A Brief Glossary Of Insolvency Practitioner Roles

If your business is deemed to be insolvent, then the law within the United Kingdom states that you have to employ a licensed insolvency practitioner (IP) to carry out formal insolvency proceedings. That much is common knowledge, but what an insolvency practitioner actually does (and can do) within your business remains something of a mystery for a great many. In this short guide we will present a few examples of what an IP is able to advise on and undertake appointments in, but first a short paragraph outlining the basic job of an IP.

An IP, once appointed to your business, will first attempt to rescue your business from insolvency. He or she will look at the books and attempt to work out if the business can be saved, if not, they will aim to sell the assets of your company. They will also collect any money due to your company, discuss and agree claims with your creditors and distribute the money collected after paying the costs involved. An insolvency practitioner will also work in the following areas, should they be called upon to do so:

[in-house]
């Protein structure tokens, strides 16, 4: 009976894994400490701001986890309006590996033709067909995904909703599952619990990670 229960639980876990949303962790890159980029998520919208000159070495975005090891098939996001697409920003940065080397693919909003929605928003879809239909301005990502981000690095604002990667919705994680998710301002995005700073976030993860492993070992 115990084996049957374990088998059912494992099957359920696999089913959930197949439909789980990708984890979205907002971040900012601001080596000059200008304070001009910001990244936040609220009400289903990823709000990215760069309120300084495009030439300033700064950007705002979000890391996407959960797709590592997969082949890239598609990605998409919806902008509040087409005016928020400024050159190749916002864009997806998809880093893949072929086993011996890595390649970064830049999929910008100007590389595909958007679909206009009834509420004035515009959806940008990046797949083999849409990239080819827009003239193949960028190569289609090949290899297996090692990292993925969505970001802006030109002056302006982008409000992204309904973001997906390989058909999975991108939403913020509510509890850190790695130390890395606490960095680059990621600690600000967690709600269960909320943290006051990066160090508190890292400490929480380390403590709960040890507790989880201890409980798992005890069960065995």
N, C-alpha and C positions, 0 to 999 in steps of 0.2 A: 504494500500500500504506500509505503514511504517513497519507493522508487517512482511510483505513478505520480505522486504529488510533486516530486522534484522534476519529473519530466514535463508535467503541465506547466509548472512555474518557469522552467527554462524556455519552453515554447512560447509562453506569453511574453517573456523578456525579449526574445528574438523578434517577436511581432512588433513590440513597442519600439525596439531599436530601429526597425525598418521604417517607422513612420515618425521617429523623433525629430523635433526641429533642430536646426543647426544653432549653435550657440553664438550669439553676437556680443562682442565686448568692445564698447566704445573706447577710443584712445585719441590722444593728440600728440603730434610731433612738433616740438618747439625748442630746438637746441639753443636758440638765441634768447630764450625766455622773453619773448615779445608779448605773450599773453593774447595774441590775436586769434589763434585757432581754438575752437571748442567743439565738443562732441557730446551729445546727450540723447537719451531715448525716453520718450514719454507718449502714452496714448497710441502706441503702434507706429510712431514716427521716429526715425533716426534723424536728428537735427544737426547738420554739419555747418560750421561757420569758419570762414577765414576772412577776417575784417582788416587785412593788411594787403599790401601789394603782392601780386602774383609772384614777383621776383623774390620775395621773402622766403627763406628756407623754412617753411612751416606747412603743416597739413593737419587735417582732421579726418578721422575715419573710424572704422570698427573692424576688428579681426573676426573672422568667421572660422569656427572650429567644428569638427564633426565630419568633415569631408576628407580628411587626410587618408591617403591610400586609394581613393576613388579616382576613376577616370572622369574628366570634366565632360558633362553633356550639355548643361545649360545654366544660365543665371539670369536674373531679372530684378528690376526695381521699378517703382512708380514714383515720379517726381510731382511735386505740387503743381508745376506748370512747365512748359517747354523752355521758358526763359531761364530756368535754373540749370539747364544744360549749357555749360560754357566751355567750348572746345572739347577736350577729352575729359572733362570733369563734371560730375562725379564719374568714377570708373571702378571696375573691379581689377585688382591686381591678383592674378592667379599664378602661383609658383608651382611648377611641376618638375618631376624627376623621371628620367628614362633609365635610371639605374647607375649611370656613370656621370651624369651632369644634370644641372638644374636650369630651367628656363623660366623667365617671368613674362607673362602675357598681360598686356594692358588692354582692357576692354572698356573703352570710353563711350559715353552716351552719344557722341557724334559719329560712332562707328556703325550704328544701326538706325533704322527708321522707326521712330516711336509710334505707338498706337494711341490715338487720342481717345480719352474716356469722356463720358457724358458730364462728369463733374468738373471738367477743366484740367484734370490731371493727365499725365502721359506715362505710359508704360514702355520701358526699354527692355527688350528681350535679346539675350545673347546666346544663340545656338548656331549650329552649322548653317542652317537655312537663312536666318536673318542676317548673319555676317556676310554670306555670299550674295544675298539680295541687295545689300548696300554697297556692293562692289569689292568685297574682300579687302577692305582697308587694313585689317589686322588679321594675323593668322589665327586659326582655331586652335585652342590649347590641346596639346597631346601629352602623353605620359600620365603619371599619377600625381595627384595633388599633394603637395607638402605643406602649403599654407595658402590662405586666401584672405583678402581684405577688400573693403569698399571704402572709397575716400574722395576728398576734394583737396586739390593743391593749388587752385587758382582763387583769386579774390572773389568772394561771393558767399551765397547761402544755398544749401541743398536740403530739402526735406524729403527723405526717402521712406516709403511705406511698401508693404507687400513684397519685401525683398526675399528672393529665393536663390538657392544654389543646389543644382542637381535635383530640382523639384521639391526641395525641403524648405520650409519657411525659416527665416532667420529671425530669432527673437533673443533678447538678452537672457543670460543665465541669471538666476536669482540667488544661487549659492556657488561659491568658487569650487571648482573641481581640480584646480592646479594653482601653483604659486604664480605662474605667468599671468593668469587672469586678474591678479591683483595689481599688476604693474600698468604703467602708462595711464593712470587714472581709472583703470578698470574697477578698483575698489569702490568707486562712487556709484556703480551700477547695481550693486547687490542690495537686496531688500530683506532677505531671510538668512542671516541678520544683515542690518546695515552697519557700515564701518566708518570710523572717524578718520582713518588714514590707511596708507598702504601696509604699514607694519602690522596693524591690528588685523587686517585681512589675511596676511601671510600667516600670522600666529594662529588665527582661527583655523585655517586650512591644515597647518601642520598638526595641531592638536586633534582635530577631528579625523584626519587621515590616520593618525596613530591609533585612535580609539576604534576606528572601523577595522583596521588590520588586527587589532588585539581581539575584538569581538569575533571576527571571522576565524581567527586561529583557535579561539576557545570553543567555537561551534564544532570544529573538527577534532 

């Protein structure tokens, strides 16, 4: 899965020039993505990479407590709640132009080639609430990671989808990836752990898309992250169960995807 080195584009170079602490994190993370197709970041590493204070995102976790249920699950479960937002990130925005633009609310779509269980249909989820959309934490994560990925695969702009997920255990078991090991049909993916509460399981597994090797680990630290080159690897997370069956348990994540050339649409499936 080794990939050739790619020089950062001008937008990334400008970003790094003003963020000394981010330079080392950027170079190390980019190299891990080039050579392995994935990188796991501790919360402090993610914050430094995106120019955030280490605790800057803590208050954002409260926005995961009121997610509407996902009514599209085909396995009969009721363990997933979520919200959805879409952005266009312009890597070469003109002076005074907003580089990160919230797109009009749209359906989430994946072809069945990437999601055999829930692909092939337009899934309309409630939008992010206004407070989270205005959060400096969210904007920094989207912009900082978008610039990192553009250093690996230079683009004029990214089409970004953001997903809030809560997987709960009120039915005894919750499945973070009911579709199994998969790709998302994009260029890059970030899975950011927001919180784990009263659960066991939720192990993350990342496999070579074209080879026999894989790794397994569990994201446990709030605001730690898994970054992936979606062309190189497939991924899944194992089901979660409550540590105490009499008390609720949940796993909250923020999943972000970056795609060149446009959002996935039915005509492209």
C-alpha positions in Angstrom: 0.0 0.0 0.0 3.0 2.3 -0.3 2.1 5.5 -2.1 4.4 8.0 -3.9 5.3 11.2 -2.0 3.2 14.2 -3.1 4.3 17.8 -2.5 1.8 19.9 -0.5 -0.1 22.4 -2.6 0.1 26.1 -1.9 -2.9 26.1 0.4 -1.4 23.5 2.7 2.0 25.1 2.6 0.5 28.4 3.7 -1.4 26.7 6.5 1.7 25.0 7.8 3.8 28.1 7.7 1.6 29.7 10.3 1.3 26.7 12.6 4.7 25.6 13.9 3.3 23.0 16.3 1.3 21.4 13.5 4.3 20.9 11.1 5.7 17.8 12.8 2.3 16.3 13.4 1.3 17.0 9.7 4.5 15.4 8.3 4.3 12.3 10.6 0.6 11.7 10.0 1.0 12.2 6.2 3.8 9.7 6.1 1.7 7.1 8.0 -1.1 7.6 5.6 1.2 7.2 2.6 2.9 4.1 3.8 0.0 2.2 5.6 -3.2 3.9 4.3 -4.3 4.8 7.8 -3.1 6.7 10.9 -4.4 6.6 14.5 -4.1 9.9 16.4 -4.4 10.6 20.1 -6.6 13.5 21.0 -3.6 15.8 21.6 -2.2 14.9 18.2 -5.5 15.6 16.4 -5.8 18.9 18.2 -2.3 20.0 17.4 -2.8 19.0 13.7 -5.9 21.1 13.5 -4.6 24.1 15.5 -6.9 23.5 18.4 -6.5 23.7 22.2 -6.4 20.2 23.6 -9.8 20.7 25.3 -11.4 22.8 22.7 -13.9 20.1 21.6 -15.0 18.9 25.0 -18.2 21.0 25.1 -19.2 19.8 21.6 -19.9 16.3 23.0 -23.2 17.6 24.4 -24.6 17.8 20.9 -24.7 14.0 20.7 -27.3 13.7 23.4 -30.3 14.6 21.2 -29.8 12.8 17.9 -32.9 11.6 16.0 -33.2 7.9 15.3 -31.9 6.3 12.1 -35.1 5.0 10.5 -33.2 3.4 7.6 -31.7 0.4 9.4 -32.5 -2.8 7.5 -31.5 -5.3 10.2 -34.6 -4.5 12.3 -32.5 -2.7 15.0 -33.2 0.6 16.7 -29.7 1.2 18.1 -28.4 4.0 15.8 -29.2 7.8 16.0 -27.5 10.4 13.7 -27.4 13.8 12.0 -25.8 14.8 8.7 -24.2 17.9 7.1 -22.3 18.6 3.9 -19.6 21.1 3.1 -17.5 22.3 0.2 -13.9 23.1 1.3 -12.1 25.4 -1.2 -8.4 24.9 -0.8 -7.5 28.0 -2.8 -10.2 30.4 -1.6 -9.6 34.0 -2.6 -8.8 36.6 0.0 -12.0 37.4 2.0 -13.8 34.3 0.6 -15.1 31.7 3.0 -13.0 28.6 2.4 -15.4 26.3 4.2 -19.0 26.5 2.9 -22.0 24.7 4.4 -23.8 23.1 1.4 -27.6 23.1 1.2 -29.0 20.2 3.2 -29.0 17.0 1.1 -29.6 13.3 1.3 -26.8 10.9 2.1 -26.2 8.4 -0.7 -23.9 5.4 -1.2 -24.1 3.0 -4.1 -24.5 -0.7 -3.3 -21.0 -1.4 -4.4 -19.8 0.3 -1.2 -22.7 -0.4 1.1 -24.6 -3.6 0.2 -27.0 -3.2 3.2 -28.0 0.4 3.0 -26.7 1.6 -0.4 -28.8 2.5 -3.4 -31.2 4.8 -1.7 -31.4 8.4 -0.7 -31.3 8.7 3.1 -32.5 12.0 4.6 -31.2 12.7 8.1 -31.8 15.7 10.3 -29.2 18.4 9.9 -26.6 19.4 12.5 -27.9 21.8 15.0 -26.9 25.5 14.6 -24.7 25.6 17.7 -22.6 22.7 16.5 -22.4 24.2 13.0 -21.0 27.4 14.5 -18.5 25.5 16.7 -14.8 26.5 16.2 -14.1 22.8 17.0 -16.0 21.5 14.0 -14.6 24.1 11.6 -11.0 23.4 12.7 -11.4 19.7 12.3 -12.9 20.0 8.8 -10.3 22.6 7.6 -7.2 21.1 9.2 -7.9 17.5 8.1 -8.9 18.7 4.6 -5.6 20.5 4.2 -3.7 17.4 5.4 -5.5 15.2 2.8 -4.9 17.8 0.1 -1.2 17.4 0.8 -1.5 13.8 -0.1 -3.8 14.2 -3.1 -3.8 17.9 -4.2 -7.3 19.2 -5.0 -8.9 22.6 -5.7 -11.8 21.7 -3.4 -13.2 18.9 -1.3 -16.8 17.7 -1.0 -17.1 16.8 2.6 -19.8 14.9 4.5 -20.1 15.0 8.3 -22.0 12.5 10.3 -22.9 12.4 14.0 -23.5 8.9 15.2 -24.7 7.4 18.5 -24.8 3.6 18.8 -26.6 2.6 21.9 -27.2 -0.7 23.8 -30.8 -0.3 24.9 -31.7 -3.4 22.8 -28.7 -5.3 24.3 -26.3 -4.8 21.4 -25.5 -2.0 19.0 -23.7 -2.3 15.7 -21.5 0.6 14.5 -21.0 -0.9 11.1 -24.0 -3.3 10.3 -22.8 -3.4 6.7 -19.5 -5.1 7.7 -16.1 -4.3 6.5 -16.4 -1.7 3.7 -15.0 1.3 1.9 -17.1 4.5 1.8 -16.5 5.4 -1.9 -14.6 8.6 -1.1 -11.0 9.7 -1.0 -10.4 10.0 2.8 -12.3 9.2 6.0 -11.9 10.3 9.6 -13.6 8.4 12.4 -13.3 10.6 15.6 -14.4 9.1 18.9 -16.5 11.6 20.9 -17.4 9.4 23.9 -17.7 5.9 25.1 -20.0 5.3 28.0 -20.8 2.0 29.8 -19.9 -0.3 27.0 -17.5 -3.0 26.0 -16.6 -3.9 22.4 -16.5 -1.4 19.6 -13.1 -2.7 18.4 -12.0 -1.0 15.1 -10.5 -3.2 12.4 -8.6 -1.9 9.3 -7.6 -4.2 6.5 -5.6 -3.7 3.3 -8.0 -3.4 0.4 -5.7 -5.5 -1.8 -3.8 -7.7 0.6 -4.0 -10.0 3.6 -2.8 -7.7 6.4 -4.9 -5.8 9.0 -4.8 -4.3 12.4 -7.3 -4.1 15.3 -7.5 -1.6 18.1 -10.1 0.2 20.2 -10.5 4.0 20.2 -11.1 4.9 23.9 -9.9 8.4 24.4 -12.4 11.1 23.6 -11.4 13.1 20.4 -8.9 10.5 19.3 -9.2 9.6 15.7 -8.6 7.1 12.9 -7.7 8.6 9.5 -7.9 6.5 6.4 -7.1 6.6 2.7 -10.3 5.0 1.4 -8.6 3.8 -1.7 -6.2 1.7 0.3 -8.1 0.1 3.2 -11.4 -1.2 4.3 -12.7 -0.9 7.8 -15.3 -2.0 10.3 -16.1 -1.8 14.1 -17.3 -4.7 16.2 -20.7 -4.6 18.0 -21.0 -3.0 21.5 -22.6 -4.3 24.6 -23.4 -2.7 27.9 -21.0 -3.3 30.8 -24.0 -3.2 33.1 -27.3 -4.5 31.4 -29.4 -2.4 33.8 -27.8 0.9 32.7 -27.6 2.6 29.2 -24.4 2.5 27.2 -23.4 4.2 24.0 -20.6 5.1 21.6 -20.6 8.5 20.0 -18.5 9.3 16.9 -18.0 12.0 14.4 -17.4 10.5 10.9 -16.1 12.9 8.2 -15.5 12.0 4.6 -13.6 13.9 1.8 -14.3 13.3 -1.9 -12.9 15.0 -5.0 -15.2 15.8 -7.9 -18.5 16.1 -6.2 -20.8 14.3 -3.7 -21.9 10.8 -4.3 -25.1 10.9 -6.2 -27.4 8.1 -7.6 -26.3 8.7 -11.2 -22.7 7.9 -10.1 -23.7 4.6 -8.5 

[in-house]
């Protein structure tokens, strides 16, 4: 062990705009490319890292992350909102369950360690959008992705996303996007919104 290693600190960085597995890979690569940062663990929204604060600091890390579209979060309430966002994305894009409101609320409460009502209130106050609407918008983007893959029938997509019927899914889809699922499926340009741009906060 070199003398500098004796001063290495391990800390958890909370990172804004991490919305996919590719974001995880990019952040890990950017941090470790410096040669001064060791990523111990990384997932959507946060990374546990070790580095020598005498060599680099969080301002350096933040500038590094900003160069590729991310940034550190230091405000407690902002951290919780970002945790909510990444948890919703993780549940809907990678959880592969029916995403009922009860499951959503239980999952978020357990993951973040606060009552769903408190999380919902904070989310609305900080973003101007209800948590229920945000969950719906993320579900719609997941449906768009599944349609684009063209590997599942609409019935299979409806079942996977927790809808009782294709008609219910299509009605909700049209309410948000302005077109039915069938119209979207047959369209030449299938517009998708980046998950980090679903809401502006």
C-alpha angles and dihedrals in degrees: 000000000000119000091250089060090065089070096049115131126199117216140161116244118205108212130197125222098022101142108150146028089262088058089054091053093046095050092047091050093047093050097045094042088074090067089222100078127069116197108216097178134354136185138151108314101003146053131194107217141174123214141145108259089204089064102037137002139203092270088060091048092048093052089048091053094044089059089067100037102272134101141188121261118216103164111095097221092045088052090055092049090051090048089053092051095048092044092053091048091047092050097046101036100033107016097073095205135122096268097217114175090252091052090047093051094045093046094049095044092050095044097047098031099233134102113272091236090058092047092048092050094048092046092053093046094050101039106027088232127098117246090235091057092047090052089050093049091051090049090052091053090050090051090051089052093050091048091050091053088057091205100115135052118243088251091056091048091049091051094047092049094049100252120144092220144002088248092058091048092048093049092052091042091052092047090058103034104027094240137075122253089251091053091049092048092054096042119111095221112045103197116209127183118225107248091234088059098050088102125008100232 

– Bankruptcy: This is personal insolvency and happens when a person is not able to pay their debts. It will take most of their property (including belongings) and mean that they will be unable to act as a company director, only able to trade under their own name from then on. The money collected from the sale of their belongings will be shared amongst the creditors who are owed money. If requested, an insolvency practitioner can act as a trustee in the bankruptcy.

– Administration: A process of selling business assets in order to repay credits and rescue a business from complete liquidation. The IP will act as administrator during this period.

– Voluntary arrangement: A procedure which allows either a business or an individual to enter into an arrangement to pay back the debts they owe to their creditors. An IP will act as supervisor during these negotiations and make sure the agreed terms of the arrangement are kept by both parties.

– Liquidation: A procedure where the assets of a company are collected by an IP who will they sell them in order to pay creditors in a specific order. The courts can make an order for liquidation if a case if brought between them or a company can decide to put itself into liquidation voluntarily.

Those are just some of the things an IP can help you and your business, so don’t delay if you’re putting your business through formal proceedings.

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